National Estuaries Week : Understanding Estuaries Vital Roles

Posted In News

Elwha river estuary, Washington State. Photograph: © SAF — Coastal Care


This week is National Estuaries Week, as designated by the nonprofit group, Restore America’s Estuaries. In this two-part series we will explore what estuaries are, the role they play in the state’s economy and environment, the problems they face and their future…

Read Full Article; Coastal Review (09-20-2016)

National Estuaries Week 2016; Restore America’s Estuaries (9-20-2016)
Since 1988, National Estuaries Week has celebrated the many ways we benefit, from healthy, thriving coastal ecosystems. All throughout the country, local organizations including Restore America’s Estuaries member groups, National Estuarine Research Reserves and National Estuary Programs organize special events, like beach clean-ups, hikes, canoe and kayak trips, workshops and more to recognize the special role these places play in our everyday lives…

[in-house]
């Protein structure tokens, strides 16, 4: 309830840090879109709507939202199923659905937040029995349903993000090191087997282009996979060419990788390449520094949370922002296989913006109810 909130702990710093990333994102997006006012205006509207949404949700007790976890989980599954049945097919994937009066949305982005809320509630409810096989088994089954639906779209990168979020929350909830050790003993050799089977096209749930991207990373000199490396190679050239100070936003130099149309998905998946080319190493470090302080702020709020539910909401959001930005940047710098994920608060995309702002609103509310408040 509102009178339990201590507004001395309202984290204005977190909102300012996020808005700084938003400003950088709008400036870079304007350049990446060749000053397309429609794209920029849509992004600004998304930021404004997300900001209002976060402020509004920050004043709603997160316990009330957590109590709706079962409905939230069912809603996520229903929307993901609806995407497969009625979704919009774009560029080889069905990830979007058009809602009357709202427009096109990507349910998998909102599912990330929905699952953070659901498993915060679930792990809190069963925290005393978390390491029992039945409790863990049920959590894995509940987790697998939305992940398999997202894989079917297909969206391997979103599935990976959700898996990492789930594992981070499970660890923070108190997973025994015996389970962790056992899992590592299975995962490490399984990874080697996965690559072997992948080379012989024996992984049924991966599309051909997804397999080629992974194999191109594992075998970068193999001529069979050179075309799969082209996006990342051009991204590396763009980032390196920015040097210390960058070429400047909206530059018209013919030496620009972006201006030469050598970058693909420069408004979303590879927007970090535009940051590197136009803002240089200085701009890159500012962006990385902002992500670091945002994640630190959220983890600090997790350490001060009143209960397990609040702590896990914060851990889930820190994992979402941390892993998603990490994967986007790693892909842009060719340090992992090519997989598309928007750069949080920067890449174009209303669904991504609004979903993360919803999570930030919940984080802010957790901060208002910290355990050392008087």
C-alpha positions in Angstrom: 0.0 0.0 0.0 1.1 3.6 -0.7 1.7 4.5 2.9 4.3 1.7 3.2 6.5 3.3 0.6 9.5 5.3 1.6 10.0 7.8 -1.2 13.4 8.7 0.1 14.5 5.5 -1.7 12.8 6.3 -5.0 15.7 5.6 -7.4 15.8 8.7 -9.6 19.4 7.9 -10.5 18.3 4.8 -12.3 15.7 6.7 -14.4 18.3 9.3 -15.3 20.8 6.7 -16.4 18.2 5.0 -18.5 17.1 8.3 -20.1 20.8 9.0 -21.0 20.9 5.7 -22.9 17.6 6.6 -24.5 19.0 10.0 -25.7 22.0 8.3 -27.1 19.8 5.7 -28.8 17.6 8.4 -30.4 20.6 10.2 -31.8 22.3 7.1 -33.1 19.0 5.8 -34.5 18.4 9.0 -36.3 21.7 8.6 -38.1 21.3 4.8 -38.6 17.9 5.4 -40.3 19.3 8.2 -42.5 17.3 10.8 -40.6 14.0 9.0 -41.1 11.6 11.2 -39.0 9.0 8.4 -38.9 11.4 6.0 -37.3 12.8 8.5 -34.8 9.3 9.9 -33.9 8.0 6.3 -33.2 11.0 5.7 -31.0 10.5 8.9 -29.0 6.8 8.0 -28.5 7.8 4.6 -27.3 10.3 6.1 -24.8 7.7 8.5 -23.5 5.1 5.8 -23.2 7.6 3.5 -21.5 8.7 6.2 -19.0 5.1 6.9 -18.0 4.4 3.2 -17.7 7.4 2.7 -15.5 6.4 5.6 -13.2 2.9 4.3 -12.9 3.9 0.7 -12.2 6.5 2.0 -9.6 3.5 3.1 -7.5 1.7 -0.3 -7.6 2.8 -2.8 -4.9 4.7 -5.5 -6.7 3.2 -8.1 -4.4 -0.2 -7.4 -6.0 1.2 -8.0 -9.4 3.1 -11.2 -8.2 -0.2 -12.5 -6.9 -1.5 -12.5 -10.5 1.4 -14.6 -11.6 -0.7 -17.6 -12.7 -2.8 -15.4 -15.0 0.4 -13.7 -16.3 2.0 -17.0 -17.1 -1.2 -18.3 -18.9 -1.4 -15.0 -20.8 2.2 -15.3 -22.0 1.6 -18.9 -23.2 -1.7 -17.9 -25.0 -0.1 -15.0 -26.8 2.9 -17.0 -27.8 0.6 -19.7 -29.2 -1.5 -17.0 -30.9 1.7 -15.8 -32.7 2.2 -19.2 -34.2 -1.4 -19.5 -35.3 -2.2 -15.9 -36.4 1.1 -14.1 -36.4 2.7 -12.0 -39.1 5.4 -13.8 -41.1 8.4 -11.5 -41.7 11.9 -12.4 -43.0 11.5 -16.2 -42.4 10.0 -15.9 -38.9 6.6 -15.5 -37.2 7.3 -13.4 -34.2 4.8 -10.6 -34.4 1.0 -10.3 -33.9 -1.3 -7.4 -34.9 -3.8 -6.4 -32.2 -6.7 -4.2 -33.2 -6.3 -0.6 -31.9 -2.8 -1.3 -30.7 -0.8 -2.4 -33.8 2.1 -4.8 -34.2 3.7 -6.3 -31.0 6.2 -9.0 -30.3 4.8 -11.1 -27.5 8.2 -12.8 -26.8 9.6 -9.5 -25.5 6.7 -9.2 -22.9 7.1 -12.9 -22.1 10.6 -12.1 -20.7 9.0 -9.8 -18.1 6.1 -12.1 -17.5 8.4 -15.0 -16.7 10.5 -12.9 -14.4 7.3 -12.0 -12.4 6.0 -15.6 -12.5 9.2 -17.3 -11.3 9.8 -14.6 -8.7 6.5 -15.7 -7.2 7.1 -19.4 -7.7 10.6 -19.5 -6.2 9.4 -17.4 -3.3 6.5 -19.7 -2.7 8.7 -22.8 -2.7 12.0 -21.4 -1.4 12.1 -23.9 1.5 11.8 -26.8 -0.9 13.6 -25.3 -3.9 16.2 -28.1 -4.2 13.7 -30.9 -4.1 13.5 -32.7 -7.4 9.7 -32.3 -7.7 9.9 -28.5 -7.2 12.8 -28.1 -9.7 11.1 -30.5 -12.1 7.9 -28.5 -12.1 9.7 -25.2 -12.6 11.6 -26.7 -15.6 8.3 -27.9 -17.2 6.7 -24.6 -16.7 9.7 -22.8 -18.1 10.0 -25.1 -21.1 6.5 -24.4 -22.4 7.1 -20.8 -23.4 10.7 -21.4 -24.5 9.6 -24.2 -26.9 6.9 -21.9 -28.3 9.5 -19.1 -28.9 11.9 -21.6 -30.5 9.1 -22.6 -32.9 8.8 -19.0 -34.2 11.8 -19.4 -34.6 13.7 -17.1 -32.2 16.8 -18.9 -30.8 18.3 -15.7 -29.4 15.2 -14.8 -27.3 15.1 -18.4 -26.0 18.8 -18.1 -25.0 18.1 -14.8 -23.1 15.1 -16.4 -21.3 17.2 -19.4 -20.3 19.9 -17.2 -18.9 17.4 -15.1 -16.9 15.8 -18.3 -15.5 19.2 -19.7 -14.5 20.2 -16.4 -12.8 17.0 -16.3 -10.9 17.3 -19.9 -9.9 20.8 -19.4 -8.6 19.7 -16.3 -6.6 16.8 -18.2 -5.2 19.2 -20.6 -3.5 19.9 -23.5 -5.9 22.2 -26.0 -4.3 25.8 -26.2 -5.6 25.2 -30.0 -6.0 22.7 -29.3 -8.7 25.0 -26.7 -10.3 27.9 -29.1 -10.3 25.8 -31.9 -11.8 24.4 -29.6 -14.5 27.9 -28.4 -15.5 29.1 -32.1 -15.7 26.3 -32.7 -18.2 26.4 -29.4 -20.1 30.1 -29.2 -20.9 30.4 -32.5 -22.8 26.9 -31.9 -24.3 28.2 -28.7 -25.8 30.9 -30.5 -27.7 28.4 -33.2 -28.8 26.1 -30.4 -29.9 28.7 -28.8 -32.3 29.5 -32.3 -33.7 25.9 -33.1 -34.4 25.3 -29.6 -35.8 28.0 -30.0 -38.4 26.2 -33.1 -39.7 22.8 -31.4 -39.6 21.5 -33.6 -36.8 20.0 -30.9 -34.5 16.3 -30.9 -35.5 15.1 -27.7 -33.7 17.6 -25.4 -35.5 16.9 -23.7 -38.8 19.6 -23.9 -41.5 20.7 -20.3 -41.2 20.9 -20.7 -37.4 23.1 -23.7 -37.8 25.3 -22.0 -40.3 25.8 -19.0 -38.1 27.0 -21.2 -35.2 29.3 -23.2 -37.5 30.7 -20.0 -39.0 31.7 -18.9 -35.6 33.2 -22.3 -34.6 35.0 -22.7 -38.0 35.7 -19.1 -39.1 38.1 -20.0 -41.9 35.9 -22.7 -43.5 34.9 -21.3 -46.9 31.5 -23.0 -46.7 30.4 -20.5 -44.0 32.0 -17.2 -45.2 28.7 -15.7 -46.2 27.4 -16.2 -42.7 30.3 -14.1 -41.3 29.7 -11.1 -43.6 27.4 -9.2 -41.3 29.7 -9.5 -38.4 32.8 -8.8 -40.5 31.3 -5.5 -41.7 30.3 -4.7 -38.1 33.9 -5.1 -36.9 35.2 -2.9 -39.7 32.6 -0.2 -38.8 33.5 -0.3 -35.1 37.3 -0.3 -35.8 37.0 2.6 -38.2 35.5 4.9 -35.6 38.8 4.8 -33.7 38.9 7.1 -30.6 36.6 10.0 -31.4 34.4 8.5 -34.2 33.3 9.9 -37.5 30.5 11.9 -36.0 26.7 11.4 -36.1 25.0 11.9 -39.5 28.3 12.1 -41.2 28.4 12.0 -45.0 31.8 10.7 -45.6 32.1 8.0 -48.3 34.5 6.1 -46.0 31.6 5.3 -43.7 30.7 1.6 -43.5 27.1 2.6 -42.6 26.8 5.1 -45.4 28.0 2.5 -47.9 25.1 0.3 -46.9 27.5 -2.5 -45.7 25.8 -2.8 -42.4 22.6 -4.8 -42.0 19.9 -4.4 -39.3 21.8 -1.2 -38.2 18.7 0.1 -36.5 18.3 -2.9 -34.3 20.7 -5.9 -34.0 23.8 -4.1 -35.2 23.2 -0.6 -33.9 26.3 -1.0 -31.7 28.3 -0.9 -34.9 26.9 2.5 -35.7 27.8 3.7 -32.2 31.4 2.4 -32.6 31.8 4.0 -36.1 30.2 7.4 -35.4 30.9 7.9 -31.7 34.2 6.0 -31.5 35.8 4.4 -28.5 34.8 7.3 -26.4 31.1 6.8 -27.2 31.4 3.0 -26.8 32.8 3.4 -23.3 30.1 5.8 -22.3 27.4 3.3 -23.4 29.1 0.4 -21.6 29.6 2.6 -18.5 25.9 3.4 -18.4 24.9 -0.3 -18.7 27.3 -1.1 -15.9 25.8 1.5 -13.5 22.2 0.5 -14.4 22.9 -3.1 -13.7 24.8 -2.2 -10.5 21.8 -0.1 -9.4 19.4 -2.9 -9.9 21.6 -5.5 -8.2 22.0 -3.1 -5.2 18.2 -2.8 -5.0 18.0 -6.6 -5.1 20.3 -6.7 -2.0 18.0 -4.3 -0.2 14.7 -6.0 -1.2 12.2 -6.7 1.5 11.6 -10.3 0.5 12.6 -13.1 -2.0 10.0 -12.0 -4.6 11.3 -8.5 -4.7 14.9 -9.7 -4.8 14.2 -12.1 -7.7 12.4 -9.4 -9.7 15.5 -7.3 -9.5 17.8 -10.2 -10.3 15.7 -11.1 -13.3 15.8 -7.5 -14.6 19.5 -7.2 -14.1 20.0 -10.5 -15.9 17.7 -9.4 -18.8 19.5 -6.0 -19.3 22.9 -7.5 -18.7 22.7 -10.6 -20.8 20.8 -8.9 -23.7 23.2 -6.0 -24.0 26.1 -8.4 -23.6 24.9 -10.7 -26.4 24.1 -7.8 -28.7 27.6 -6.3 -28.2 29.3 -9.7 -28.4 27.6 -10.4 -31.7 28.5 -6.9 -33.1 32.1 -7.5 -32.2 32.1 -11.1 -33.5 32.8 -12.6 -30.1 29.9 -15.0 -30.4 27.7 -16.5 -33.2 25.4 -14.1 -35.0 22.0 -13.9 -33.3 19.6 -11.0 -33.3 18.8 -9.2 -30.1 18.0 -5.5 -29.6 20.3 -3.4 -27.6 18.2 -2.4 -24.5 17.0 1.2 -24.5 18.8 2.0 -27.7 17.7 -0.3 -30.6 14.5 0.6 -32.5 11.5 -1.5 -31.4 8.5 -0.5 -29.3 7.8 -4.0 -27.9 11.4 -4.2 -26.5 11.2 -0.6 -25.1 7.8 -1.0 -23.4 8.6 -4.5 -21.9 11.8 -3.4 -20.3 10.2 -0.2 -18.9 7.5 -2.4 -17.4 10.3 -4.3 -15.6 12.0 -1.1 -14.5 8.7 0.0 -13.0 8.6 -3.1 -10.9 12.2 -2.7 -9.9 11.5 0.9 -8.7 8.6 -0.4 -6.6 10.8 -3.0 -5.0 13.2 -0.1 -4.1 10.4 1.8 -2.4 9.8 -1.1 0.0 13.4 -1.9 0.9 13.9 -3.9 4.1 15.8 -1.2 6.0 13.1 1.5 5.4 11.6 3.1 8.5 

Restore America’s Estuaries Kicks off National Estuaries Week; OpenPR (9-19-2016)
September 17-24, 2016 marks National Estuaries Week, the nation’s largest annual celebration of America’s coasts and estuaries. This year, Restore America’s Estuaries is pleased to introduce Mehgan Heaney-Grier as a proud supporter of National Estuaries Week…

Study Reveals How Rivers Regulate Global Carbon Cycle; WHOI (05-13-2015)
Nature has its own methods for the removal and long-term storage of carbon, including the world’s river systems, which transport decaying organic material and eroded rock from land to the ocean…

NOAA Report Highlights Climate Change Threats To Nation’s Estuaries; NOAA (08-08-2013)
Estuaries are places where rivers meet the sea, providing nursery habitat for fish and shellfish while buffering many coastal communities from the impacts of coastal storms and sea level rise. The climate exposure of each reserve provides first alarm indicators about the effects of climate change on the coastal ecosystems.
The nation’s 28 National Estuarine Research Reserves (NERR) are experiencing the negative effects of human and climate-related stressors. Almost 40 percent of all Americans, or about 123 million people, live in the counties directly along the shoreline and depend on these resources for food, jobs, storm protection, and recreation…


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